In celebration of the release of her first studio album in four years, Lisa Mitchell is embarking on a tour spanning across Australia, before heading to the UK and Europe in the new year. Her first show, which was announced to coincide with the release of Warriors on October 14th quickly sold out, but not before we managed to snag a ticket. The four-year lead-up to Lisa’s return meant that the band room was filled with devotees, thrilled to be seeing Mitchell live once again with fresh new tunes.
First up was Dean Lewis, a Sydney-sider new to the scene who impressed with his track ‘Waves and original sound.
Next on stage was BUOY. Previously a pianist for Mitchell, she has moved to her own project with a more electric and industrial sound. Her presence was a fascinating mixture of peaceful and eccentrically energetic, chanting soft vocals one minute and jumping across the stage the next. Her voice reflected the delicacy of Mitchell’s, but was accompanied by heavier techno-pop beats which stole the crowd’s attention and filled the room.
Mitchell’s entrance to the stage was demure and elegant, as was her entire performance. Having seen her perform way back in 2009 I recognised the same serenity and warmth in her, always able to entrance an entire crowd without even talking.
The set started with her latest single ‘Warhol’, one of the funkier tracks off the new album featuring an oriental-style hook and Mitchell’s classic vocals with a pop edge. This was followed by the feature track and single which marked Mitchell’s return, ‘The Boys’. She used a wireless headset microphone which allowed her to move her arms in soft choreography, capturing the image of speeding down a road in a car full of friends which the song was inspired by. She had a smile of her face and closed her eyes as she returned to that moment while singing the chorus, “Driving cars with the boys, the boys”.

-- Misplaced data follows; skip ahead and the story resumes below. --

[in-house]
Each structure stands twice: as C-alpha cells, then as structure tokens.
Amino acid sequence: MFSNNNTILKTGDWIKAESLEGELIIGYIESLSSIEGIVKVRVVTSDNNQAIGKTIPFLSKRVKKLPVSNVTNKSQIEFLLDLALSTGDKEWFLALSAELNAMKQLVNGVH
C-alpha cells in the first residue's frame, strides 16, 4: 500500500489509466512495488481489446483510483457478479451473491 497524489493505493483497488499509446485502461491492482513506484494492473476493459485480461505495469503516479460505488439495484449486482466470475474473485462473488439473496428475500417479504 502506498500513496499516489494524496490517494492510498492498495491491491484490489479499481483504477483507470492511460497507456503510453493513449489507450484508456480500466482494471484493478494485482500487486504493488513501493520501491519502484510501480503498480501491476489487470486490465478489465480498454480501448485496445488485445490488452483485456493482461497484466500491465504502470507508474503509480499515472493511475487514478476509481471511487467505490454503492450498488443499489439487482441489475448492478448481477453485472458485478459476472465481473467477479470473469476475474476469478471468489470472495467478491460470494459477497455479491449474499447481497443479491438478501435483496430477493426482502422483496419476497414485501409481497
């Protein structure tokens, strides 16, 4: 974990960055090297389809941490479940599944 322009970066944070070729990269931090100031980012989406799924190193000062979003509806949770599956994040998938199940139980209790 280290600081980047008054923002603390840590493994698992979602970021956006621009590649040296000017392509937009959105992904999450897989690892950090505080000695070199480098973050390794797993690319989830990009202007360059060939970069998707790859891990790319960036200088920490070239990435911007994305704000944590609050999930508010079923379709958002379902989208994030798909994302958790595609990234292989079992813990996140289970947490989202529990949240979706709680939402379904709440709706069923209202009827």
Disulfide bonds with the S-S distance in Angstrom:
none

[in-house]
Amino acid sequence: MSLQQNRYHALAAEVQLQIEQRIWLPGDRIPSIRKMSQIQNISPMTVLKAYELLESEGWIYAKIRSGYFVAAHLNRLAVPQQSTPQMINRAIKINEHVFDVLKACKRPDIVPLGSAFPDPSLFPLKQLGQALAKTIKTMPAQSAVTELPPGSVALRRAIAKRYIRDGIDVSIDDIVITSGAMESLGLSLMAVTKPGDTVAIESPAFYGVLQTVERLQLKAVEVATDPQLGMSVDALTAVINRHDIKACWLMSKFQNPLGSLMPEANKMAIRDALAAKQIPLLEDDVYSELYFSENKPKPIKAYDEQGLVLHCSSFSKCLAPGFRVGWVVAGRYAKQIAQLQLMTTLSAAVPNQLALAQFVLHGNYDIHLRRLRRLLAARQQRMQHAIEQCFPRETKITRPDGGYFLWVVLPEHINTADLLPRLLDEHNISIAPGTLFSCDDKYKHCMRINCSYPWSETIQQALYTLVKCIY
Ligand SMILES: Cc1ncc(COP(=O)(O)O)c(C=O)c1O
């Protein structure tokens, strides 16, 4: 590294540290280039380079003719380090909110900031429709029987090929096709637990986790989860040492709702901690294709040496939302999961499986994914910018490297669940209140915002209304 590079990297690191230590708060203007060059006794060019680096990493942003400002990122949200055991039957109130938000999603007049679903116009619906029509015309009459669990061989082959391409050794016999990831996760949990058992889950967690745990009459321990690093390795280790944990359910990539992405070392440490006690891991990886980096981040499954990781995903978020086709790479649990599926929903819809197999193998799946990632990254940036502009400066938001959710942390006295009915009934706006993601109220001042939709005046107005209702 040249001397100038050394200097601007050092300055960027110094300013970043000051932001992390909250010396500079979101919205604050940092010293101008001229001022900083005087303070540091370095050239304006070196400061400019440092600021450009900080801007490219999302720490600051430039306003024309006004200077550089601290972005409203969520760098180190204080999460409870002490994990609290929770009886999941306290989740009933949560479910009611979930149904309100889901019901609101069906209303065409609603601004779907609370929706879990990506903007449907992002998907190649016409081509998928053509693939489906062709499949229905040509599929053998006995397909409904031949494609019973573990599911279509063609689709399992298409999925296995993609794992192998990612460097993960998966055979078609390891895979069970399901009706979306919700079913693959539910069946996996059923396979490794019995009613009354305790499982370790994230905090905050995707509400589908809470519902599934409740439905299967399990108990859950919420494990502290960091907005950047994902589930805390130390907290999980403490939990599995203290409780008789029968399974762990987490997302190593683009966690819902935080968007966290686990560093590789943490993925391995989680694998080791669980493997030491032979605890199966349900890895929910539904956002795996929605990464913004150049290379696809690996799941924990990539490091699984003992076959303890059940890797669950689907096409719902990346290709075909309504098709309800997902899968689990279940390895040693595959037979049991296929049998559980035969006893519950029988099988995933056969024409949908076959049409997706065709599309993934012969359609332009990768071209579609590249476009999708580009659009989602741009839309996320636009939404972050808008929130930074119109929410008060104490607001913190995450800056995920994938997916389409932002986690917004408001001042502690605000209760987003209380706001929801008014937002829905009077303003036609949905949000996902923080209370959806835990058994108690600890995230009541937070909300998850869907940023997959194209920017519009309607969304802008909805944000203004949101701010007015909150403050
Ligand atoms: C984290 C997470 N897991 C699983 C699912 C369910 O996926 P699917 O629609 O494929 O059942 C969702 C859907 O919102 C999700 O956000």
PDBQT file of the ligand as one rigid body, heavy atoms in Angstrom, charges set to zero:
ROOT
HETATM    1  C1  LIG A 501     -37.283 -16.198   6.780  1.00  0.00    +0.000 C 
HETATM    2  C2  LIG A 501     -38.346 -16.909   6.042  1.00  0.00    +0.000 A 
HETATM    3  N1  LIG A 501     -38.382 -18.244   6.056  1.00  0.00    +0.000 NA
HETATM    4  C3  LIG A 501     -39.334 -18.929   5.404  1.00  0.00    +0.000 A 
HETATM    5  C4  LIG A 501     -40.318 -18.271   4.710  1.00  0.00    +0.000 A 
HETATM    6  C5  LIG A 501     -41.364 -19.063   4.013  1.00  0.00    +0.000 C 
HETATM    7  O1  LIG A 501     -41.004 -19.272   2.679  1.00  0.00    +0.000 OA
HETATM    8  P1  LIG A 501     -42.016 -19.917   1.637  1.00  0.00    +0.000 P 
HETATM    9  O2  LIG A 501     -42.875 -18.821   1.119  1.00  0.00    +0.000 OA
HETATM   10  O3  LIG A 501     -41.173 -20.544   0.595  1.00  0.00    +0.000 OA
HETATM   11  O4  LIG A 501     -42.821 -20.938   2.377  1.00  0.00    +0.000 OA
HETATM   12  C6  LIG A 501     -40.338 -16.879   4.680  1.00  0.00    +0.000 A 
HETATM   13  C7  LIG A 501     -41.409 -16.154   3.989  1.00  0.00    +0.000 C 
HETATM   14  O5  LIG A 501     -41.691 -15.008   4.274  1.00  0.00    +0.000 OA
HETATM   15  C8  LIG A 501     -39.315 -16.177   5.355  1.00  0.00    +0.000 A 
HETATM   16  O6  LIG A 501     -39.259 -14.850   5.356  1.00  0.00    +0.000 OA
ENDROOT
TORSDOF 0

From here we were taken back in time with some tracks from Mitchell’s past albums Wonder and Bless This Mess. ‘Coin Laundry’ had the audience chanting along (and beat-boxing where appropriate), as did ‘Stevie’, ‘Oh! Hark!’, ‘Clean White Love’ and ‘Spiritus’. ‘Pirouette’ slowed the tempo down and was delivered with as much heart as when performed seven years ago.
The set list was a perfect mixture of old and new. There’s nothing more disappointing than an artist who avoids their musical history in an effort to grow, and Mitchell did nothing of the sort. She embraced her past two albums and brought the crowd closer to her by reminding them of the good old days, as most of us were in our 20s and would have been listening to her original album throughout high school.
The tracks off her new album seemed to capture a love story from beginning to end. ‘The Boys’ and ‘Warhol’ feeling care-free and joyful, while her stripped-back performance of ‘What Is Love’ alone with just a guitar captured the nostalgic sadness after the end of a relationship. It was an intimate and vulnerable moment shared with the audience, as was ‘Josephine’ and ‘I Remember Love’.
Though her interaction with the crowd was kept to a minimum and she did seem slightly nervous to be back on stage presenting the work of her last four years, Mitchell’s performance was flawless and touching. She hit chords with the audience in bringing them back to her debut album, and capturing intense emotion in Warriors. Lisa Mitchell is well and truly back.